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Five Important Tax Tips for Medical Professionals

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It’s tax season again. Replacing the garland and tinsel of the holiday season with red tape and paperwork is certainly not much to get excited about. However, everyone must deal with this necessary evil. Here are just a few tips for those in medical professions that can help make tax time easier and ensure that you receive all of the deductions and credits that you qualify for.

Check the website first.

Read up on all the latest changes and adjustments to income tax law, review deduction qualifications, and learn about current credits that those in nursing and medical fields may be eligible to receive. While you can use your tax returns last year as a starting point, some of those forms and deductions may have changed since last fiscal year. Reviewing will ensure that you have the latest information and won’t have issues as your return makes its way through the system.

Gather everything before getting started.

Organize your records and receipts before you sit down to work on your tax forms or have an appointment with your accountant. Good recordkeeping throughout the year can make this step much easier, but even if you’ve been lax in filing things away properly, it’ll save you time and headaches if you take the time to gather everything together before you being attempting to prepare your tax forms for submission.

Weigh your deductions and decide about itemization.

While it can be tempting to just take the standardized deduction, those in medical fields have the potential to be able to deduct several expenses that could quickly add up to a larger amount than the standard. Uniform and cleaning fees that aren’t covered by your employer; out of pocket costs for equipment that isn’t reimbursed; travel expenses related to work that weren’t reimbursed; expenses related to education and job search – all of these things may be able to be itemized as a deduction on your income tax forms.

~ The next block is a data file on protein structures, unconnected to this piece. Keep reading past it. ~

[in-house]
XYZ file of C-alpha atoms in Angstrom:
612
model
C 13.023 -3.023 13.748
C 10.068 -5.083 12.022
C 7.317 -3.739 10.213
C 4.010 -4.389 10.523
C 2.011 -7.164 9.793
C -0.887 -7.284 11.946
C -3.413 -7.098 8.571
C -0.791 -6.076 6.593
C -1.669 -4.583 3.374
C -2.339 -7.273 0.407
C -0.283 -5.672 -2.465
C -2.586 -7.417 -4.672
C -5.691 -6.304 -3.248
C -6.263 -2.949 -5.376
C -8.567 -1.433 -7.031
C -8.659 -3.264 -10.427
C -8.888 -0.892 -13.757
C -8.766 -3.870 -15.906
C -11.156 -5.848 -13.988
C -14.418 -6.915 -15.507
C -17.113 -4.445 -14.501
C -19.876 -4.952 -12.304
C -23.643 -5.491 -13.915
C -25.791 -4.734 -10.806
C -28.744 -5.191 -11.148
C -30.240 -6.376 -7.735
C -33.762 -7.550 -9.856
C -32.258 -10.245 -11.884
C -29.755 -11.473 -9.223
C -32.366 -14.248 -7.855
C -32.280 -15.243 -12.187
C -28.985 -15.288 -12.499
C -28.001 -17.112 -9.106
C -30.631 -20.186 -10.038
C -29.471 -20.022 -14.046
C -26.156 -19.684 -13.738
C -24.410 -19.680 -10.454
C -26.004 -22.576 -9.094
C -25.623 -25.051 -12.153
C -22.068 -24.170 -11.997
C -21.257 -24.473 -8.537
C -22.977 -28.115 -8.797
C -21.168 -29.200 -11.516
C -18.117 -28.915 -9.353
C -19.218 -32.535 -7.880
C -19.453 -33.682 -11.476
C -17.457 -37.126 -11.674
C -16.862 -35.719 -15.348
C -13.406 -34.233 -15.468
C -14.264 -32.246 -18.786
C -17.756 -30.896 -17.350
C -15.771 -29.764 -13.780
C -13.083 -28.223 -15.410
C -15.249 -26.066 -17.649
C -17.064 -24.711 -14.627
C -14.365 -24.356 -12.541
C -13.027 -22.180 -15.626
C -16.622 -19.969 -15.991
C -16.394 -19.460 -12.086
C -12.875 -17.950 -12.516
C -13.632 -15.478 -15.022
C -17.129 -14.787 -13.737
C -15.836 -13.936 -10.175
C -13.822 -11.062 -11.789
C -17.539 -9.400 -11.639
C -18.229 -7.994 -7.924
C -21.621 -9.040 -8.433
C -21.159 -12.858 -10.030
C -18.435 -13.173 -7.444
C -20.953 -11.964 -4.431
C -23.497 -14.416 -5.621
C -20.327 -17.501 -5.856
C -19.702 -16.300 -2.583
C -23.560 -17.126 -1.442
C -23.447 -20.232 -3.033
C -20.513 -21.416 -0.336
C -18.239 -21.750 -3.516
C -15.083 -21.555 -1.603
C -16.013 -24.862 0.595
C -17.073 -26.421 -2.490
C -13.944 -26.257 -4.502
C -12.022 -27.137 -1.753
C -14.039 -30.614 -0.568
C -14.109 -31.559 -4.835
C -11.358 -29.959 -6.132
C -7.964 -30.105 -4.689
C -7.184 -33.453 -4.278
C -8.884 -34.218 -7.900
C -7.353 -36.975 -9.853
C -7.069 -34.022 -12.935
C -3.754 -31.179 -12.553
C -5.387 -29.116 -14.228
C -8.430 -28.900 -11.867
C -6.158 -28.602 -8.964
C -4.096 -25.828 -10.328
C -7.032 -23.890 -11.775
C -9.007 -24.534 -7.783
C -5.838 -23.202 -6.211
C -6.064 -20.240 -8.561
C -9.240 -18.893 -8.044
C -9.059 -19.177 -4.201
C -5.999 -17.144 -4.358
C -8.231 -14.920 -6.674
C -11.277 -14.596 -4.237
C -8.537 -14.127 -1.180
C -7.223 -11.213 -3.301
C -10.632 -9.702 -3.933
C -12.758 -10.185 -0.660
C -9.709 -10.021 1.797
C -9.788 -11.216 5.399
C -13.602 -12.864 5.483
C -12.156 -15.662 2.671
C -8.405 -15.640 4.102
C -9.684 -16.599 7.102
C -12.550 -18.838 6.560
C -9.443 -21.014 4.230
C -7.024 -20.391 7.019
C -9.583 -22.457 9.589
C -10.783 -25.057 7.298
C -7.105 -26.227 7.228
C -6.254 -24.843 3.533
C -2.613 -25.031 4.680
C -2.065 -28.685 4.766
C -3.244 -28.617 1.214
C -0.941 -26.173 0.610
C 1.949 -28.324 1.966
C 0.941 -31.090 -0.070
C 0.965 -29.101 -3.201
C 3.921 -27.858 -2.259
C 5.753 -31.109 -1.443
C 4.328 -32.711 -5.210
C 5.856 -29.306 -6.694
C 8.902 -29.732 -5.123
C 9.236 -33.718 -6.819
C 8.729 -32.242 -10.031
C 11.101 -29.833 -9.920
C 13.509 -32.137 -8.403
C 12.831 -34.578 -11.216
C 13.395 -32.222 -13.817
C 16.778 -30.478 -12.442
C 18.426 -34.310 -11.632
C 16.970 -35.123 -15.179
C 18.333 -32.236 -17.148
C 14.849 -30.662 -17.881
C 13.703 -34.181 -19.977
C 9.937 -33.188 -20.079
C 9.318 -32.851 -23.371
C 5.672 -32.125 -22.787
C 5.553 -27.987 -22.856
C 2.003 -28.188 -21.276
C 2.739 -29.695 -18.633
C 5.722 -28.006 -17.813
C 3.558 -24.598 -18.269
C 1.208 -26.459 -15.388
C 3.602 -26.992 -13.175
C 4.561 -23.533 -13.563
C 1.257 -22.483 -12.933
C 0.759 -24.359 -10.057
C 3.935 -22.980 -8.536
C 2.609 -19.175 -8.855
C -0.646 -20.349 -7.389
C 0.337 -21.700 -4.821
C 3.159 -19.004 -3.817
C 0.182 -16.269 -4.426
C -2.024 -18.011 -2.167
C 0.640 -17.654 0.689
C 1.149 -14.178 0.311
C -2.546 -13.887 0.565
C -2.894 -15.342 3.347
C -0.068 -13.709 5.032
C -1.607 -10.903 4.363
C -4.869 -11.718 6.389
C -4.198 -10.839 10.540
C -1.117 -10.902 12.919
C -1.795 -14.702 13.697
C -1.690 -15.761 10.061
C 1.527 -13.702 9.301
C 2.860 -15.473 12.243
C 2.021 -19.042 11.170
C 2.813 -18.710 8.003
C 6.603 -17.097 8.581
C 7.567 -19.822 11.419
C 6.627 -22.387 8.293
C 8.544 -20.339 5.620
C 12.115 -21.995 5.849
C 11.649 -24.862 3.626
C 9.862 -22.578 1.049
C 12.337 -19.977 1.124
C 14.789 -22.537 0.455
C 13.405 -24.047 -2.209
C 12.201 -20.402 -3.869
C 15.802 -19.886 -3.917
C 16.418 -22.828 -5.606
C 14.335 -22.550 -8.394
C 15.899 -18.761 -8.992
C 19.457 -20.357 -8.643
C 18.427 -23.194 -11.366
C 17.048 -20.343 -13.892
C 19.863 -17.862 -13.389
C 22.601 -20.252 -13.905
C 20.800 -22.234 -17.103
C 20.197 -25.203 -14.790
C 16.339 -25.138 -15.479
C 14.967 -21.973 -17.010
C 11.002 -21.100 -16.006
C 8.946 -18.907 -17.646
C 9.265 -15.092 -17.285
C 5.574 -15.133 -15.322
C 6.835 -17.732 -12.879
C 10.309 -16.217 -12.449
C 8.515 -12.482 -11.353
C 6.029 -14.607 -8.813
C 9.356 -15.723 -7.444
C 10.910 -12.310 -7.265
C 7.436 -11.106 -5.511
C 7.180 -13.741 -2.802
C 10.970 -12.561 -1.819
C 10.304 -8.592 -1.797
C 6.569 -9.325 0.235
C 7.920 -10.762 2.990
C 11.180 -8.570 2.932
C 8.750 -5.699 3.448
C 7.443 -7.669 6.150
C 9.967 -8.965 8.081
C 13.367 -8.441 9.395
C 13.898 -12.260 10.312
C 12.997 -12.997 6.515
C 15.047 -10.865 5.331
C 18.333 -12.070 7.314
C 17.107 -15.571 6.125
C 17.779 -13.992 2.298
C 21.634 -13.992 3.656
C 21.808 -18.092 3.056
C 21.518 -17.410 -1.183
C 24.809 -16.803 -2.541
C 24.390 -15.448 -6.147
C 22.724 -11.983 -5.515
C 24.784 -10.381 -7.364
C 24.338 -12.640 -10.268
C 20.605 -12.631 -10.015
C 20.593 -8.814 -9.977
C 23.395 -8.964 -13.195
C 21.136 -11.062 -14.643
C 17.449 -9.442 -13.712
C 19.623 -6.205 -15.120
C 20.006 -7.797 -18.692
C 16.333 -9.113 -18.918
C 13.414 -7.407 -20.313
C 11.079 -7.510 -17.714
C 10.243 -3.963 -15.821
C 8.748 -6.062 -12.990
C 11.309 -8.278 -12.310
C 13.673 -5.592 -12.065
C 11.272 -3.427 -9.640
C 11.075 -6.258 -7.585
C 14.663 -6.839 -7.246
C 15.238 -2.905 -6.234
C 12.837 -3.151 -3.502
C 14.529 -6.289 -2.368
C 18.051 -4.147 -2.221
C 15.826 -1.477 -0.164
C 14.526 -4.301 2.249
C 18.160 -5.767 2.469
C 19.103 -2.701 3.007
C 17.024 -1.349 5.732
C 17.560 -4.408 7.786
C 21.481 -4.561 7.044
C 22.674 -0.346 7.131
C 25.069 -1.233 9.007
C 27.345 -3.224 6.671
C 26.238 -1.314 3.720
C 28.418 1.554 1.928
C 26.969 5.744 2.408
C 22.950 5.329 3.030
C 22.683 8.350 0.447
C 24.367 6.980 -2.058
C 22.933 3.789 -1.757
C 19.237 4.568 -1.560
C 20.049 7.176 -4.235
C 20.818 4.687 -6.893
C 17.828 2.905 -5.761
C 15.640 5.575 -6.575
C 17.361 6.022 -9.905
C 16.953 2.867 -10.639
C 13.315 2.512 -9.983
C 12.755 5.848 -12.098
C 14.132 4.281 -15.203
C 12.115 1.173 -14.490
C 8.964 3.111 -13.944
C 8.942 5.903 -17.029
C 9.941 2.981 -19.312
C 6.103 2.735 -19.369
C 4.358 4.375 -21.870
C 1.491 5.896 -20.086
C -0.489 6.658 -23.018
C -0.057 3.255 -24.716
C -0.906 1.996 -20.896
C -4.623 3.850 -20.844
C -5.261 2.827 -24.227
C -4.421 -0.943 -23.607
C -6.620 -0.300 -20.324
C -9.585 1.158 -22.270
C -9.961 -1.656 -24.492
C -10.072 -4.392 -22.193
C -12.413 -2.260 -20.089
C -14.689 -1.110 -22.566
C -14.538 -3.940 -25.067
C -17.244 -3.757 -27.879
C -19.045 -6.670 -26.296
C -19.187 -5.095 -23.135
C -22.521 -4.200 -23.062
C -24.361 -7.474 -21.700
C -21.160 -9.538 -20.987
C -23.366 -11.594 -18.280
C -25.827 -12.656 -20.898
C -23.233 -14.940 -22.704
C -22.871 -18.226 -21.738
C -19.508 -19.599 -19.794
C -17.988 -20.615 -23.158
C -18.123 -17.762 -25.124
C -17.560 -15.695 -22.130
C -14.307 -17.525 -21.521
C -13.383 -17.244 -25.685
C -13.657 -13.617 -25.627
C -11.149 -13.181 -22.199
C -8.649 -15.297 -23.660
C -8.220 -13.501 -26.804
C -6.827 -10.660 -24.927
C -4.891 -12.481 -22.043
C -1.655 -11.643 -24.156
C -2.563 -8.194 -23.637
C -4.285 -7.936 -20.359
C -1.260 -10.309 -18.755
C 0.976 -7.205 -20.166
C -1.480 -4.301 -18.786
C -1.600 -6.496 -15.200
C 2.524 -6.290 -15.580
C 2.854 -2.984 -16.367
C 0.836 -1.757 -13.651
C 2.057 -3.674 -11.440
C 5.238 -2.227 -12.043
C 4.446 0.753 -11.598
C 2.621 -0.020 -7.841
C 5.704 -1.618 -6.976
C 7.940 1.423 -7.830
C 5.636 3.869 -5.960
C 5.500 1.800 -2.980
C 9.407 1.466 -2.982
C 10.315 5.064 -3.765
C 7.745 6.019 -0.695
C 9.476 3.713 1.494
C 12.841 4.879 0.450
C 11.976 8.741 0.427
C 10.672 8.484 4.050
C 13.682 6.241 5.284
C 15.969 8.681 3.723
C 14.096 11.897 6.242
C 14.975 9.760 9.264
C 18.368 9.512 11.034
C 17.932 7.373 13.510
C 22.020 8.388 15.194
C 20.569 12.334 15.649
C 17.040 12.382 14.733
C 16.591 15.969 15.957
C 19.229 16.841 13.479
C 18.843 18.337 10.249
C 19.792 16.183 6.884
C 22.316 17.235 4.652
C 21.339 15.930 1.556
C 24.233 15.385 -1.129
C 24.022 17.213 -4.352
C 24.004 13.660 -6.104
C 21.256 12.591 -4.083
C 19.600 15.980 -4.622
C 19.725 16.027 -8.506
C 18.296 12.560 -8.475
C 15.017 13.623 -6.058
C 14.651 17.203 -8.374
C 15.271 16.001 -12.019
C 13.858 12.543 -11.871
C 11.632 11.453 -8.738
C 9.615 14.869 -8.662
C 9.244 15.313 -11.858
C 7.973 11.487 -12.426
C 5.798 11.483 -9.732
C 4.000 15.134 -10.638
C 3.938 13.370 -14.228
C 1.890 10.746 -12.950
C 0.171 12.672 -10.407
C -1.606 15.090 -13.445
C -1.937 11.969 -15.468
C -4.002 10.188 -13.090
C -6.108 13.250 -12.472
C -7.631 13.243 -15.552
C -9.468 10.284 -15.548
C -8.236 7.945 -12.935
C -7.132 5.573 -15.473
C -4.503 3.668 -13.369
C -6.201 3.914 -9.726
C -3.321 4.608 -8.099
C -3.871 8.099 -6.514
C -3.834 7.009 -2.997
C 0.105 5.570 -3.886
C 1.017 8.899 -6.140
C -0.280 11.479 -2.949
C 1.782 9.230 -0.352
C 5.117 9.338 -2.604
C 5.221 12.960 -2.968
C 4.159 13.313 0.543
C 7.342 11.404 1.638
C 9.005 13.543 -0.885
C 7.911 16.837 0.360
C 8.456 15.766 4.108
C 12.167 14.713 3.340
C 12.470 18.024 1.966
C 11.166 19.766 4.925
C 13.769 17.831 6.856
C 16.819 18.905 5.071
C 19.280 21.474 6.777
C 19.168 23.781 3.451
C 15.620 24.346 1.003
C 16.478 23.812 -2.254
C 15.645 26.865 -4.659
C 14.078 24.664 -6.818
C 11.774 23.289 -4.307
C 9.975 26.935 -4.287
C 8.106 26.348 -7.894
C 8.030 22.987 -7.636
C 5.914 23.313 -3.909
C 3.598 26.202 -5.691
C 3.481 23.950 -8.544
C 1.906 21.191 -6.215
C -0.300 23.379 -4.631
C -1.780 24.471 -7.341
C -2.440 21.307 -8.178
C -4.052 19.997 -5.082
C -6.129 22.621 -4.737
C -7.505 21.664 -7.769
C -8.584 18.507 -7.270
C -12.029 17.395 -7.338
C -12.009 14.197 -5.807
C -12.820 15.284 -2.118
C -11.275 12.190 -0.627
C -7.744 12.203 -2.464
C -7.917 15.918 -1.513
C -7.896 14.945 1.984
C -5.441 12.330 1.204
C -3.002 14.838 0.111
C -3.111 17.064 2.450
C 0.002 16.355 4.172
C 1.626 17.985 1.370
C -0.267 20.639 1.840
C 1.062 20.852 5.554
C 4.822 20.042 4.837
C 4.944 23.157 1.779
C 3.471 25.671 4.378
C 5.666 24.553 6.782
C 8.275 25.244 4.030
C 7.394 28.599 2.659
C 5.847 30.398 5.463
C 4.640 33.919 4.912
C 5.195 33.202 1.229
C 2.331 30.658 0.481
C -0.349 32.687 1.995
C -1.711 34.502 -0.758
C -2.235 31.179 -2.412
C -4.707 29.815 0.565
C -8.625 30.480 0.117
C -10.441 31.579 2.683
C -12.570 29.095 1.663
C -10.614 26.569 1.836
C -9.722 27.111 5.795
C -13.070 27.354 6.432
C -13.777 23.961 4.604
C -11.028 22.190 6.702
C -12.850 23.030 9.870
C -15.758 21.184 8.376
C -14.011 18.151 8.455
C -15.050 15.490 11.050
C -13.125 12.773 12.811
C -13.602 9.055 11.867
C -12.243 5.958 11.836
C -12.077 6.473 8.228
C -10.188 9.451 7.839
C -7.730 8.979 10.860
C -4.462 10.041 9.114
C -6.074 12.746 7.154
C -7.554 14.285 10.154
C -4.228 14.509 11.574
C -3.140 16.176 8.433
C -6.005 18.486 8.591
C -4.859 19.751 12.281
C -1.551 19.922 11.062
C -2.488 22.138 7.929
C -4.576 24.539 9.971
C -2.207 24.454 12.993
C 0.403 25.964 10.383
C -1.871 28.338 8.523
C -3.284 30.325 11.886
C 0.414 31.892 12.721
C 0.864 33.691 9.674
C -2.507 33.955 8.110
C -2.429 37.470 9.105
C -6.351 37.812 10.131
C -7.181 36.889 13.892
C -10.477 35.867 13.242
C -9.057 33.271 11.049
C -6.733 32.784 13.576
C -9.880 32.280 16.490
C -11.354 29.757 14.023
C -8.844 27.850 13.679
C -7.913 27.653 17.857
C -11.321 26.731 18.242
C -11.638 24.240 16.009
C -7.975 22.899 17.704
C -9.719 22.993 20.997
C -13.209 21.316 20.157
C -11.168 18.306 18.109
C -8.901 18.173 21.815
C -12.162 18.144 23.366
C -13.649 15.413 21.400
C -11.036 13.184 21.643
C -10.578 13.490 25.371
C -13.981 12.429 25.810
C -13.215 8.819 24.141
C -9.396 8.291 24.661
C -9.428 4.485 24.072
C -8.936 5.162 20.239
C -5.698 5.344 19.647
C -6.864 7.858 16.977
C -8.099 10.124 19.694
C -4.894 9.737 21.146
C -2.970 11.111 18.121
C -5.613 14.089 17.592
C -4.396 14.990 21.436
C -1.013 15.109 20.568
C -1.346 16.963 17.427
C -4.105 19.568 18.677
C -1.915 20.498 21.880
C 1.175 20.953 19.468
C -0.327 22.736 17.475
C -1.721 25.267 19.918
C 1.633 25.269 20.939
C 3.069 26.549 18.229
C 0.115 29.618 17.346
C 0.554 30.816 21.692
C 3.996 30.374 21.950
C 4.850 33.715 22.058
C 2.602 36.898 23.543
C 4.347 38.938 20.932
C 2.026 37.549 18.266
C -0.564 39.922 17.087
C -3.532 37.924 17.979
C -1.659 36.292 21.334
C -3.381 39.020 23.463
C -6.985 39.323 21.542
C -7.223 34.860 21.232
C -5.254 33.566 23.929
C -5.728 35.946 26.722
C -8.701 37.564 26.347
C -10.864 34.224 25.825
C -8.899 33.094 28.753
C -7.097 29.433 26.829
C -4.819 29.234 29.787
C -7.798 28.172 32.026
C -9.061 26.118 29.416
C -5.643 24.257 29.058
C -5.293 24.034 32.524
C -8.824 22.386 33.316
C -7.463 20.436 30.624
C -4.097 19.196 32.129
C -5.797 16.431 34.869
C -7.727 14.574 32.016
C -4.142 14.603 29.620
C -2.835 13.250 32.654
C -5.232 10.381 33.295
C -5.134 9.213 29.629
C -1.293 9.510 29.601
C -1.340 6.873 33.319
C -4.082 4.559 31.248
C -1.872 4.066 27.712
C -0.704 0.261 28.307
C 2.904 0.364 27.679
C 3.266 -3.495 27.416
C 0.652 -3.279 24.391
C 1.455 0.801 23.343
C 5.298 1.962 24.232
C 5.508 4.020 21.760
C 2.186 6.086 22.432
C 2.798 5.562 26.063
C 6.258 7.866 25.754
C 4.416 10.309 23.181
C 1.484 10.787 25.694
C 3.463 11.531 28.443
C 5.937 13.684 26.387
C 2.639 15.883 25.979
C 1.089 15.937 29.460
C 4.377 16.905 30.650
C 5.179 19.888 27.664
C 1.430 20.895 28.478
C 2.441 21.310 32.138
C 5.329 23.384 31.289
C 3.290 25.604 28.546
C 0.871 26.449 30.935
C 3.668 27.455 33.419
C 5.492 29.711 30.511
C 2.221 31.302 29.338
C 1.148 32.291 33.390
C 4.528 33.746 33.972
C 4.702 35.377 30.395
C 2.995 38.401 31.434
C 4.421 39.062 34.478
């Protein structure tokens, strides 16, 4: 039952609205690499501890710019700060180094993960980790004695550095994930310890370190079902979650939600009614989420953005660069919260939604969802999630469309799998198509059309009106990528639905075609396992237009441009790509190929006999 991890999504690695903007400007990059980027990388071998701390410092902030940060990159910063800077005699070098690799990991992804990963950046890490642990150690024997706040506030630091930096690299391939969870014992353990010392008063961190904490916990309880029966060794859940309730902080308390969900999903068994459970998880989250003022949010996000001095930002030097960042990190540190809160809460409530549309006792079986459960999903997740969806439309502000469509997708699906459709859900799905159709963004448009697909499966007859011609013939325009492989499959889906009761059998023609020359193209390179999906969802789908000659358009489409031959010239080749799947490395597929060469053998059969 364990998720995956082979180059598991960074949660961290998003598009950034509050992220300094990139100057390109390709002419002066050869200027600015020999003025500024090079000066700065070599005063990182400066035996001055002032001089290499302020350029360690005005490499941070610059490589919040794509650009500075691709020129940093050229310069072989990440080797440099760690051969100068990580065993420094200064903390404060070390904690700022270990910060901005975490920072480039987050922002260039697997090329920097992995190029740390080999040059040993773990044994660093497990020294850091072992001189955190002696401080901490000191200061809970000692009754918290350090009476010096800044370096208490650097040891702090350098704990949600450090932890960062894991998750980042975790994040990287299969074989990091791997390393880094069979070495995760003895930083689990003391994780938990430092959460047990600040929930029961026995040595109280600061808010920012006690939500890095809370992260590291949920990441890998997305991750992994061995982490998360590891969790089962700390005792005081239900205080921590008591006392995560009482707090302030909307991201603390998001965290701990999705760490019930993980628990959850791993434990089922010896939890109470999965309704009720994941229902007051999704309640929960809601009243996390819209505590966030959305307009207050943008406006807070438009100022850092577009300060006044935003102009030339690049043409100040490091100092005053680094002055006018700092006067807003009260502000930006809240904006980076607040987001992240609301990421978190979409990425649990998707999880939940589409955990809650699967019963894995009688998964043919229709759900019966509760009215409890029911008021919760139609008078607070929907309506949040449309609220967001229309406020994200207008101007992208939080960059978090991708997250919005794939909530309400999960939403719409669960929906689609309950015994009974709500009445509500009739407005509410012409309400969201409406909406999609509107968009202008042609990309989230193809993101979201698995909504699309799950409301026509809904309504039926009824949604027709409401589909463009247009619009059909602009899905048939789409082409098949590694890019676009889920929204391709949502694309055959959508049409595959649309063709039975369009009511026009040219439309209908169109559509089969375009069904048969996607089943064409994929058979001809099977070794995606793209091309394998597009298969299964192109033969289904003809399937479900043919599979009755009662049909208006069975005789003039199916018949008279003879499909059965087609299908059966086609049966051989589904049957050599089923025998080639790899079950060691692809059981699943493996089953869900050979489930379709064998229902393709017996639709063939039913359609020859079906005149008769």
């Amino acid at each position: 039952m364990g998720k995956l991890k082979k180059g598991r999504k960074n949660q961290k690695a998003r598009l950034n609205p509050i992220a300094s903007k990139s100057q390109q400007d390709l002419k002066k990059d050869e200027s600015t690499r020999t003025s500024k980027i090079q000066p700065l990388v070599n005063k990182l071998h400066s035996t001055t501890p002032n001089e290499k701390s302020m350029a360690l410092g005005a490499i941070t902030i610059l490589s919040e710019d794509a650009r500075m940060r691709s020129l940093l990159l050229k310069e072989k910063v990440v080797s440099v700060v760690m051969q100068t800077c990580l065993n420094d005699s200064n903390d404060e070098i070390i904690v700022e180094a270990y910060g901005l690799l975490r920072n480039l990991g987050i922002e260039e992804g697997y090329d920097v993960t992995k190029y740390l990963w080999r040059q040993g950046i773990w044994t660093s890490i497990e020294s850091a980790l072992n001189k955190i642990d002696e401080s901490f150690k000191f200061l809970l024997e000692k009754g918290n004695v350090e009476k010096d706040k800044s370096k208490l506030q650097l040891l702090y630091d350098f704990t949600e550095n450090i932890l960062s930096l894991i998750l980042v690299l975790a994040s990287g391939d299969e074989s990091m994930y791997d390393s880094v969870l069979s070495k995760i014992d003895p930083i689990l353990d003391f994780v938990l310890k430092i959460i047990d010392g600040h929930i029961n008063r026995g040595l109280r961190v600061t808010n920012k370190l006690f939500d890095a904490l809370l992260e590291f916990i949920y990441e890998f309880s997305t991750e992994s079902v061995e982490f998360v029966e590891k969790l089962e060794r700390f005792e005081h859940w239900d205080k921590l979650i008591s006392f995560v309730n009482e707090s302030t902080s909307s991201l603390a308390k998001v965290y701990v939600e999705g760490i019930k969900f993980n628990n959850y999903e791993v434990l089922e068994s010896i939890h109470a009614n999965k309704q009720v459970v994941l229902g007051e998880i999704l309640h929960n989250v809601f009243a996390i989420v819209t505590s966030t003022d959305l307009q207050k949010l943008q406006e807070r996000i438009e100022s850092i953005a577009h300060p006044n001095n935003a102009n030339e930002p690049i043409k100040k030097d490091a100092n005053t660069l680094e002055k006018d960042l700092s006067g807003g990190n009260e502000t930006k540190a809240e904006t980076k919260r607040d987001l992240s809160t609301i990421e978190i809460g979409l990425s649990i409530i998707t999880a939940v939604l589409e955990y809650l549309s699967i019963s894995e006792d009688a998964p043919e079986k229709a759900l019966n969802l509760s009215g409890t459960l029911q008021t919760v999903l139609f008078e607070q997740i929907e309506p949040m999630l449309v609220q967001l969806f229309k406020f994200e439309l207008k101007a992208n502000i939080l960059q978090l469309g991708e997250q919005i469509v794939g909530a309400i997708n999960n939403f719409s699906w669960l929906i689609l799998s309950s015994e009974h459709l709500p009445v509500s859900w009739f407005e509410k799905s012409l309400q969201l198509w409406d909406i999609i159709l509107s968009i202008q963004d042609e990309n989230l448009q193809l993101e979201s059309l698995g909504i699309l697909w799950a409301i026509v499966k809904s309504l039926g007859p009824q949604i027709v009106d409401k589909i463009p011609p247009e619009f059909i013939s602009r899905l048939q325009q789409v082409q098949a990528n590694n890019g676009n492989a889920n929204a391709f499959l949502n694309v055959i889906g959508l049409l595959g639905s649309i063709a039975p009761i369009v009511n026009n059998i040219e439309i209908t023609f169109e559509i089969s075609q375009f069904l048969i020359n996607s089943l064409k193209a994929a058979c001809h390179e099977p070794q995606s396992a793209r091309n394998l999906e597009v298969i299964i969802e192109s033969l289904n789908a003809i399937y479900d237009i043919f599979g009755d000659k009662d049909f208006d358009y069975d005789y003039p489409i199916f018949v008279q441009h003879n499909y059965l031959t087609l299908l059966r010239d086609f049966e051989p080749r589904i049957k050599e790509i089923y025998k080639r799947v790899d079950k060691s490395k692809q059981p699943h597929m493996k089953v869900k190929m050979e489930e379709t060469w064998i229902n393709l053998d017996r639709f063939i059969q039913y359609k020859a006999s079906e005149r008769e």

Be sure to look for educational tax credits and deductions for student loan interest.

Those who are still in school or are still paying off student loans may be eligible for deductions, adjustments, or credits that have to do with expenses related to their education or interest paid on student loans. Typically, these credits and deductions are directly related to your income level so be sure to do your research and make certain that you qualify to include those benefits on your tax forms.

When in doubt, consult a professional.

Though hiring someone to do your taxes for you might seem like just another expense, it may be a wise move, especially if you have many deductions or work as a contract employee. While those who have nothing more than a simple W2 and standard deductions may be able to save by filing their own taxes, it’s not the best choice for everyone. By hiring a professional accountant or tax specialist, you will reduce the chance of having your return audited and you will decrease the likelihood that you will overpay or not receive the full amount of the refund to which you are entitled. As a medical professional, you may be working long shifts and might not have the time or energy to sit down and complete your tax return in one sitting. Hiring a professional to help can be more convenient, instead of taking all your time to calculate and itemize all your deductions yourself.

Contributor Patrick Dotts

Patrick, who’s grown with Soliant over the past 8 years, was promoted to the managing director of the healthcare division in January of 2018. Before that, Patrick was the division director for Soliant’s nursing and allied health division. Patrick has worked very closely with not only hospitals and other healthcare facilities but also the healthcare professionals that make up their workforce. This experience has given Patrick a unique insight into the ins and outs of the medical field, especially regarding its workforce. Before Soliant, he graduated from Bowling Green University and cherishes his free time with his wife, daughter, and son. Make sure to read more of Patrick’s other blogs on nursing and allied health.